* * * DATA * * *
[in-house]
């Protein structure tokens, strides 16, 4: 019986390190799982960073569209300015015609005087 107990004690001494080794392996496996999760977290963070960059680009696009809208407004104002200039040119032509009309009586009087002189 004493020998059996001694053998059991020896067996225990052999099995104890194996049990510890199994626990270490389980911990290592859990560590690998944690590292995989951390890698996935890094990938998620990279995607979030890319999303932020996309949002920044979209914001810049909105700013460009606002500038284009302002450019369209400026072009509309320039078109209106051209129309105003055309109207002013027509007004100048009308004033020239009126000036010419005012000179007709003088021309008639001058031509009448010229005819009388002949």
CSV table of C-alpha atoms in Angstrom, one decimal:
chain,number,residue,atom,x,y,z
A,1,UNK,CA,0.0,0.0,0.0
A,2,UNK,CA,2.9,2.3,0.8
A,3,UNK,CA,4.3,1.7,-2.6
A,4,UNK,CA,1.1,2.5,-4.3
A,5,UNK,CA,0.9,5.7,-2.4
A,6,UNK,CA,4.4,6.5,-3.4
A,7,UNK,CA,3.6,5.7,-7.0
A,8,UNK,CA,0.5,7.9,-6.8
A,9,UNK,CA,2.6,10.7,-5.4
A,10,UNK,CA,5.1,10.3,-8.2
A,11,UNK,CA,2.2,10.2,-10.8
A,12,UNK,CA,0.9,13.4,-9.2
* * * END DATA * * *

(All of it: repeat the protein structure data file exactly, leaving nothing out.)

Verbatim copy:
[in-house]
């Protein structure tokens, strides 16, 4: 019986390190799982960073569209300015015609005087 107990004690001494080794392996496996999760977290963070960059680009696009809208407004104002200039040119032509009309009586009087002189 004493020998059996001694053998059991020896067996225990052999099995104890194996049990510890199994626990270490389980911990290592859990560590690998944690590292995989951390890698996935890094990938998620990279995607979030890319999303932020996309949002920044979209914001810049909105700013460009606002500038284009302002450019369209400026072009509309320039078109209106051209129309105003055309109207002013027509007004100048009308004033020239009126000036010419005012000179007709003088021309008639001058031509009448010229005819009388002949």
CSV table of C-alpha atoms in Angstrom, one decimal:
chain,number,residue,atom,x,y,z
A,1,UNK,CA,0.0,0.0,0.0
A,2,UNK,CA,2.9,2.3,0.8
A,3,UNK,CA,4.3,1.7,-2.6
A,4,UNK,CA,1.1,2.5,-4.3
A,5,UNK,CA,0.9,5.7,-2.4
A,6,UNK,CA,4.4,6.5,-3.4
A,7,UNK,CA,3.6,5.7,-7.0
A,8,UNK,CA,0.5,7.9,-6.8
A,9,UNK,CA,2.6,10.7,-5.4
A,10,UNK,CA,5.1,10.3,-8.2
A,11,UNK,CA,2.2,10.2,-10.8
A,12,UNK,CA,0.9,13.4,-9.2